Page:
The season is turning, little streams opening back up, small birds flitting between the trees on the lower slopes. A feeling that another winter has been marked off and observed. And as a family the trips at this time of year are becoming our own way of marking the end of winter. The point where we start to move our horizon beyond the next few weeks and to start to think about the spring and summer that lie ahead.   

Tags: boarding family holiday morzine spring alps

2015-04-03 16:58:30 GMT permalink

Tools are recursive. 

Increasingly the conversations I’m having in the office are about tools - digital tools, scalable tools, technology as a tool. But these conversations quickly get meta. There are as many definitions of a digital tool as there are tools themselves. And many of these tools are really incremental pieces of technology, built on a whole heap of other tools and platforms.

As an example, some people in the office have been using Slack, a collaboration and communication tool that’s been getting some press (and dollars) recently. Slack uses, amongst other things, some Amazon AWS tools. Which are tools that we also use to build tools for our clients. And you can create and integrate other tools with Slack, allowing you to create tools to extend a tool that you use to help a team create tools.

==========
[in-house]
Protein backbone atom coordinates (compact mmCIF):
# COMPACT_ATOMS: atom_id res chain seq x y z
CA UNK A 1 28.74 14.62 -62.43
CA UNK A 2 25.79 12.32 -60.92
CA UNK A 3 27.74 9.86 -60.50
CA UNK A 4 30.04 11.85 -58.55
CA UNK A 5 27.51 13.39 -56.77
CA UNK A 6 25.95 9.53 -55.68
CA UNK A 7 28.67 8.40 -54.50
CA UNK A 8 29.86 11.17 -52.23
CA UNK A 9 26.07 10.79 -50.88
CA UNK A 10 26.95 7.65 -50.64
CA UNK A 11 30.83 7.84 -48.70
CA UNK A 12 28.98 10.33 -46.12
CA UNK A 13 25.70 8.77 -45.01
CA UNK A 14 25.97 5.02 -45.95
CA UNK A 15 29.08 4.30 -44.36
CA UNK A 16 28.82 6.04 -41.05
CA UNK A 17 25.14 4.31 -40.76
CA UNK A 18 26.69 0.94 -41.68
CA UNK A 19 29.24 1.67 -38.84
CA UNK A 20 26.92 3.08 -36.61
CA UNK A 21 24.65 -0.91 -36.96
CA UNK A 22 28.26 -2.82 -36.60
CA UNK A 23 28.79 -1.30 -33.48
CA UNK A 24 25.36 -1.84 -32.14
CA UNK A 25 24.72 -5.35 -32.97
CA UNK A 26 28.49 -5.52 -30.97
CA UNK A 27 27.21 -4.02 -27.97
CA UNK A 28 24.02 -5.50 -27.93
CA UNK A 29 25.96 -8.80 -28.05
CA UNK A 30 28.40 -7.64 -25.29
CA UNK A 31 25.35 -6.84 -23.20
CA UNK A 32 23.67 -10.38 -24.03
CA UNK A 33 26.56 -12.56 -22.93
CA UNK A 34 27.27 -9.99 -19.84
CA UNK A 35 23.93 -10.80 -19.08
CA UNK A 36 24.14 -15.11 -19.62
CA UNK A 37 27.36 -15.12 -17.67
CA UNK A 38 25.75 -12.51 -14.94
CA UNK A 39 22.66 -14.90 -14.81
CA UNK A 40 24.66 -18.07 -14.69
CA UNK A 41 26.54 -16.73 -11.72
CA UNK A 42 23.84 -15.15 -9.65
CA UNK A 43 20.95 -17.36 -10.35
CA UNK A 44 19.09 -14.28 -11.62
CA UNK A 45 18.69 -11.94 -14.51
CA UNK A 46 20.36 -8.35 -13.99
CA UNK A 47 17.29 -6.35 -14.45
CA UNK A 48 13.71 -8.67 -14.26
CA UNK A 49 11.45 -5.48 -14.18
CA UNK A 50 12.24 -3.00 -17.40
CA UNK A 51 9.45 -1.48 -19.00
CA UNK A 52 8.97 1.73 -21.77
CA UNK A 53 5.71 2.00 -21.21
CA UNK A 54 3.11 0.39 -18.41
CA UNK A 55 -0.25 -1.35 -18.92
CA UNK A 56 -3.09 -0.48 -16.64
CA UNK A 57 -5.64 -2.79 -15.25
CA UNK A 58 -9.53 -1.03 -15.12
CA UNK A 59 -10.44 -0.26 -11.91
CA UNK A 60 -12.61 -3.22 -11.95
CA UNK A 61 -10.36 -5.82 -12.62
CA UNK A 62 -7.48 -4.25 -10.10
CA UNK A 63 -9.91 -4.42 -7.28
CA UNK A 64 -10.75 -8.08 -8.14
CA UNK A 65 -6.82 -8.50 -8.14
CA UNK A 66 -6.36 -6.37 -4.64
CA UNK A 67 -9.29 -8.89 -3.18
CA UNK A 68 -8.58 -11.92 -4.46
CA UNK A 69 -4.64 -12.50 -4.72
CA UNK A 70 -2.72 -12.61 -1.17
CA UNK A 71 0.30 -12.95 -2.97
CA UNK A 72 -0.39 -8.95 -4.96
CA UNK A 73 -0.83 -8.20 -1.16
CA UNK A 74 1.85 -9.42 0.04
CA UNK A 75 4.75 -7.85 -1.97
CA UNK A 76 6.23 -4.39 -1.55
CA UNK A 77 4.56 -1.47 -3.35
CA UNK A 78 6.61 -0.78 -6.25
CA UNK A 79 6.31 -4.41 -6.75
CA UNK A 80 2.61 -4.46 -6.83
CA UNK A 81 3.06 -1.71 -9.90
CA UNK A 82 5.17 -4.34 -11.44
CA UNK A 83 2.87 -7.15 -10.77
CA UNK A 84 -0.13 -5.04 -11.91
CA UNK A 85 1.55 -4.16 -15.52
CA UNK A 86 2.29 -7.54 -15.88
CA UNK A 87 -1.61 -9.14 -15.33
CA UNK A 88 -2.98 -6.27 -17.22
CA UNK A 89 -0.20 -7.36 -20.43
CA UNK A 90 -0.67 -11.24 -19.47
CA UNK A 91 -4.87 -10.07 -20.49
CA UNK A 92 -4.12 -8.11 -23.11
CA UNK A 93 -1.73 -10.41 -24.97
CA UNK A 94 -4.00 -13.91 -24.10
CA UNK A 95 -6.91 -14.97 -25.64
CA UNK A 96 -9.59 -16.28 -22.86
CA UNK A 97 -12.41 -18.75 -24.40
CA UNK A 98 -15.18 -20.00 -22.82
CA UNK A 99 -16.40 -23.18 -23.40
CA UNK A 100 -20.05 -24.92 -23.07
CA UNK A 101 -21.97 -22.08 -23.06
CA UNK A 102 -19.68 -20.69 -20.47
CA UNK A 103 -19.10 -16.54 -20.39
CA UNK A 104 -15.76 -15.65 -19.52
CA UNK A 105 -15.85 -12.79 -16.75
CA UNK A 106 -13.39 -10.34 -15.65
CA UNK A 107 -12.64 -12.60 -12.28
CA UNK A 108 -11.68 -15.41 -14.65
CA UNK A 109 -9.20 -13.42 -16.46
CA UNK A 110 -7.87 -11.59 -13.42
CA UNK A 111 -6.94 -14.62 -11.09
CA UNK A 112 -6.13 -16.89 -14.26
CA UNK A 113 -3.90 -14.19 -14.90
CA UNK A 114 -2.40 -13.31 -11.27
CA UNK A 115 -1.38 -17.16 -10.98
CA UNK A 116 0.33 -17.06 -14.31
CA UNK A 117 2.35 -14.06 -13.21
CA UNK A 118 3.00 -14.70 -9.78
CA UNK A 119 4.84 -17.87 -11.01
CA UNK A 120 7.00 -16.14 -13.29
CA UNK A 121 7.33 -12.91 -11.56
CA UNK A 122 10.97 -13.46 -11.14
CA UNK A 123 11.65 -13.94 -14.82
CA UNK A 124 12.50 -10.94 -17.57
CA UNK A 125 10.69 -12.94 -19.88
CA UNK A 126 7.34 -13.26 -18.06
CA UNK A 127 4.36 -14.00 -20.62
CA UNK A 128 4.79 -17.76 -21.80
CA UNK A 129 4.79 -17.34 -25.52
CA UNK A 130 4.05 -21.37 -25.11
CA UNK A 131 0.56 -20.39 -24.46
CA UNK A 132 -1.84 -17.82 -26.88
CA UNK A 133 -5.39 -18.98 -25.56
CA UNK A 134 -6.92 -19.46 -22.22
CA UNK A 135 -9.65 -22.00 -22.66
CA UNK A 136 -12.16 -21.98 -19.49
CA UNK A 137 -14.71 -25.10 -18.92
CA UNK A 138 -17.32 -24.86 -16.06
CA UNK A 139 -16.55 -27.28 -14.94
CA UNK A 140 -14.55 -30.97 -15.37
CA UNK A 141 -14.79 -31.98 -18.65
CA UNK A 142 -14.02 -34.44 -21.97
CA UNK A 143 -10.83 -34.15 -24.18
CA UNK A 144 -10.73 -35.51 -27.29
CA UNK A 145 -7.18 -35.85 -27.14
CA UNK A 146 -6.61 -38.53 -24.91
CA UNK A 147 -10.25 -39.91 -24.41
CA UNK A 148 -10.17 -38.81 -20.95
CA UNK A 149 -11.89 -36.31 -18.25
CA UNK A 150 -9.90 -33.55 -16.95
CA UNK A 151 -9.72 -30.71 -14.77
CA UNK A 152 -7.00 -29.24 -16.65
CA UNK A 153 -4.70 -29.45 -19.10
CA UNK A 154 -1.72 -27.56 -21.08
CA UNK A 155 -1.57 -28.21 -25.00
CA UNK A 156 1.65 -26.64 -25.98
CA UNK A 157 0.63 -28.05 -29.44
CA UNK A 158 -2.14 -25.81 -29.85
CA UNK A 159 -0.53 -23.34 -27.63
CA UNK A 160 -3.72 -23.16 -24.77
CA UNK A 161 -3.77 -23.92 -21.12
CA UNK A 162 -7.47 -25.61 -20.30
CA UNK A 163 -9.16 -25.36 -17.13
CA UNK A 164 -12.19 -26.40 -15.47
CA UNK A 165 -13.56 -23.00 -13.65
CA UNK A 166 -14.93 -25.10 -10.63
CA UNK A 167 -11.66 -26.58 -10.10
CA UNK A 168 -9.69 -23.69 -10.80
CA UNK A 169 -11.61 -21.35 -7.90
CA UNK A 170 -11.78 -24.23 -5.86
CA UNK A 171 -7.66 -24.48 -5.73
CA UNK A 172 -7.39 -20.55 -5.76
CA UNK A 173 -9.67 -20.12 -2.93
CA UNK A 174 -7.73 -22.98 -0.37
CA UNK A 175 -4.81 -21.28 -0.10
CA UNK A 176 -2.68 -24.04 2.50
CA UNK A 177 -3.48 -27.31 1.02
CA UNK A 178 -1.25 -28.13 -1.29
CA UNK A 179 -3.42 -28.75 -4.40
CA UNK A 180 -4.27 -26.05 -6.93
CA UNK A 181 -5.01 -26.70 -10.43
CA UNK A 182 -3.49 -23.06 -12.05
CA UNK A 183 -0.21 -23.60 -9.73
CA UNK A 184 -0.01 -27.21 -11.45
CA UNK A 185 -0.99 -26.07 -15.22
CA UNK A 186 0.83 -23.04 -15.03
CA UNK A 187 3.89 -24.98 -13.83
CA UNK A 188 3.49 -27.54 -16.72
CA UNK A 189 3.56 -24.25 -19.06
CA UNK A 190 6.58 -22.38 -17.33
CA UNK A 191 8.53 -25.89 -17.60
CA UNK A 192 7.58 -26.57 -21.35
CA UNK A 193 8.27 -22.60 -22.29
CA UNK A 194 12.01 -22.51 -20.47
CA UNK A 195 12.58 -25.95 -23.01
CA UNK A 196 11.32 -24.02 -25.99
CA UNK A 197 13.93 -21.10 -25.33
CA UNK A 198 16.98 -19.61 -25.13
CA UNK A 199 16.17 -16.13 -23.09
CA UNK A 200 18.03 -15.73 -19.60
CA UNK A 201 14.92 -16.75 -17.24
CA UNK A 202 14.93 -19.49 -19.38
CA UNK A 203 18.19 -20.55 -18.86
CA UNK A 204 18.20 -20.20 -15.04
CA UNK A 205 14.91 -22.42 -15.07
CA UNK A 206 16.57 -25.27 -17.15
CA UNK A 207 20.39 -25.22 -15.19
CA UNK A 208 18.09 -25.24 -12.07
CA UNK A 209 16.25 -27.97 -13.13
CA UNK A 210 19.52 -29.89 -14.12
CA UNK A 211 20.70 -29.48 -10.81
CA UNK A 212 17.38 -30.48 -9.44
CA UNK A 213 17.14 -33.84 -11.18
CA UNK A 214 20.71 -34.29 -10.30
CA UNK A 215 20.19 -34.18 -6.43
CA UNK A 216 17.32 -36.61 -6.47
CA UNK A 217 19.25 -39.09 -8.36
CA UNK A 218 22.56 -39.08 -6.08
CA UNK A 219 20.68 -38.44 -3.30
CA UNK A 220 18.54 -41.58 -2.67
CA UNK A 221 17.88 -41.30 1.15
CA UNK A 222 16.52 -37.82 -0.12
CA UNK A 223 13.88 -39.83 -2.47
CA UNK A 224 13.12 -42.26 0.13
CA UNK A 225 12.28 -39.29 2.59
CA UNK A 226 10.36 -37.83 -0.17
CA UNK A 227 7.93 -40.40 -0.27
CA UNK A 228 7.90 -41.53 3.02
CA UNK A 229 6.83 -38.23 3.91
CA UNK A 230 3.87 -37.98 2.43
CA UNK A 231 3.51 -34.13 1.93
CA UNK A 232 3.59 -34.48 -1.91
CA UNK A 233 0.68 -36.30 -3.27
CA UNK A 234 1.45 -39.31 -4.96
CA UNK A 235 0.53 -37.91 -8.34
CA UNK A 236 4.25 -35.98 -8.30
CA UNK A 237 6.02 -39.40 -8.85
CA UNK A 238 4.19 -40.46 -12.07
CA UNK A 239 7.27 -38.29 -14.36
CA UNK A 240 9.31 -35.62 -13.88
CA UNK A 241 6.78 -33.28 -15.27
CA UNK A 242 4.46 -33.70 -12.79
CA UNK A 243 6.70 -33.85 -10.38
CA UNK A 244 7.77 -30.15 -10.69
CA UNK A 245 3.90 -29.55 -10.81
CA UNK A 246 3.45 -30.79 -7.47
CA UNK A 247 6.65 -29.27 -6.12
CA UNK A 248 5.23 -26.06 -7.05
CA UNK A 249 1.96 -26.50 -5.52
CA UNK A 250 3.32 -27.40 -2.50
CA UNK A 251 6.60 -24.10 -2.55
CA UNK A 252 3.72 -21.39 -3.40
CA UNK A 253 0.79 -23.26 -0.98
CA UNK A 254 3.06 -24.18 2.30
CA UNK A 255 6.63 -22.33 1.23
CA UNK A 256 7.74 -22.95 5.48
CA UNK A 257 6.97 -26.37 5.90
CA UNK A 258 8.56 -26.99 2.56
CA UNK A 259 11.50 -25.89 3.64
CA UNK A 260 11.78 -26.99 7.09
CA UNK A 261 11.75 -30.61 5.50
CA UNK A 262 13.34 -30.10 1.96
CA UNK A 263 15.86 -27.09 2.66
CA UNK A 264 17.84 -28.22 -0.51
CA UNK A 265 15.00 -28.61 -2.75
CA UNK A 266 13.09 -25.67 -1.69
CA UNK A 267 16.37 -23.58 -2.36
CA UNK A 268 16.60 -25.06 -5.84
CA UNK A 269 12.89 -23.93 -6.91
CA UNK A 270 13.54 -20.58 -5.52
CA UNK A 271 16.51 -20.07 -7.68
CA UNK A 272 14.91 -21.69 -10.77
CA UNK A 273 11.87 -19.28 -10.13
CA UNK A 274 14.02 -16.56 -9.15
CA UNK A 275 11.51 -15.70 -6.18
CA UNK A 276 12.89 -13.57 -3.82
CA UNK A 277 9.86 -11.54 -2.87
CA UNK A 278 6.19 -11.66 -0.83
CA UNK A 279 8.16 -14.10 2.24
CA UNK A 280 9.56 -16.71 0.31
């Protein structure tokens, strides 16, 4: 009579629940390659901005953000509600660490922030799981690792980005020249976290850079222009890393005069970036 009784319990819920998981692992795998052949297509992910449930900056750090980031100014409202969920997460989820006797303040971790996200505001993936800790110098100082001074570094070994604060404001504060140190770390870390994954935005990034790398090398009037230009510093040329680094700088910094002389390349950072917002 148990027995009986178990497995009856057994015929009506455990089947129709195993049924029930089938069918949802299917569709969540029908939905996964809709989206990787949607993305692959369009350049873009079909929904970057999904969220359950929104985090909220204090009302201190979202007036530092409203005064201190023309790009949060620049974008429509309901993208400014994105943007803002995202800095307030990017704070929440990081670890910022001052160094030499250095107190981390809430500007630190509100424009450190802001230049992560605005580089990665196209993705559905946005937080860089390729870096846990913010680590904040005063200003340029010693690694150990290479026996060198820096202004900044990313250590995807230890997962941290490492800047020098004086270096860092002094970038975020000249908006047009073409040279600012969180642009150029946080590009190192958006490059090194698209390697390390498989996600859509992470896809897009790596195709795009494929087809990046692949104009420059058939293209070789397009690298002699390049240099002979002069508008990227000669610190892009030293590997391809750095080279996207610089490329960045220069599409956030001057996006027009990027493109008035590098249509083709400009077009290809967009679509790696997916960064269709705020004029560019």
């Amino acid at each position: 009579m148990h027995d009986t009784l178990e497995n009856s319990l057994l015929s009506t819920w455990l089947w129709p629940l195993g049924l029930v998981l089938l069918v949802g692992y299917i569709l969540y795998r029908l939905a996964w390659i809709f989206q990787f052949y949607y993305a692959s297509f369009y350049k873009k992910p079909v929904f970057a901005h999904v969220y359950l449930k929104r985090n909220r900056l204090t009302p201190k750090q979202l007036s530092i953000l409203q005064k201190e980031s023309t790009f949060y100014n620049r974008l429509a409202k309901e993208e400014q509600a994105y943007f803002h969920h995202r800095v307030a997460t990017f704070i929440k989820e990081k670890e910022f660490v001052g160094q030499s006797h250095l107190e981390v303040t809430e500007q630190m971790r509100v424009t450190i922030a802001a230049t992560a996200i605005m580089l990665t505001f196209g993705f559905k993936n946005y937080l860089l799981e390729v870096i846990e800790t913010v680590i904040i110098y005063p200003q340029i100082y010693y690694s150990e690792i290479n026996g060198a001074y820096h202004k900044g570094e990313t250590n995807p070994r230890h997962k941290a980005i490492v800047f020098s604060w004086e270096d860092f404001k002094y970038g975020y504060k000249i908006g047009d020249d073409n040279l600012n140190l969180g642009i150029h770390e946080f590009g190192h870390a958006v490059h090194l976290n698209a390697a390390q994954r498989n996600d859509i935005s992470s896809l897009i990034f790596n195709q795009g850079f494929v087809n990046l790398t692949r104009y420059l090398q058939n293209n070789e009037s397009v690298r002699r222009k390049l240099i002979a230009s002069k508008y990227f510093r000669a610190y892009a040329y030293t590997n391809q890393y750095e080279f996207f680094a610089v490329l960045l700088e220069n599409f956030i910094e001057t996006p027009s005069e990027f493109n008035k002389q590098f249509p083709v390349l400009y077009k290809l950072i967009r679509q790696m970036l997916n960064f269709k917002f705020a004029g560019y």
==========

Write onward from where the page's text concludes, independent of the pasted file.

Confused? You probably shouldn’t be. The fact that there are few new ideas and that we are building on the ideas / frameworks / shoulders of others is surely standard operating procedure in the current point of our post-sampler creative and cultural continuum.

But what’s important is not the just the originality of the 1% being added to the collective digital noise, but the story that you tell. The how, what and why matter as much as the code you write. Perhaps story points shouldn’t just be in the backlog

Tags: work tools agile words story

2014-12-11 21:53:57 GMT permalink

What is the countryside for. 

It’s a question that’s increasingly discussed, often in light of factory farming, wind farms, fracking or the housing policy. 

But it’s not just a directly economic asset. It’s also an escape route. After a genuinely difficult week for our family, we struck out on our usual short loop around the patchwork of fields and pathways that surround the village. 

This isn’t picture postcard England. The sights on our circuit incorporate the village football pitches, a couple of light industrial units, a view of Milton Keynes in the distance, some former clay pits (“the bomb hole”) and on Saturday the joy of a red kite soaring over the fields and a clear light that shone some brightness back into our family life.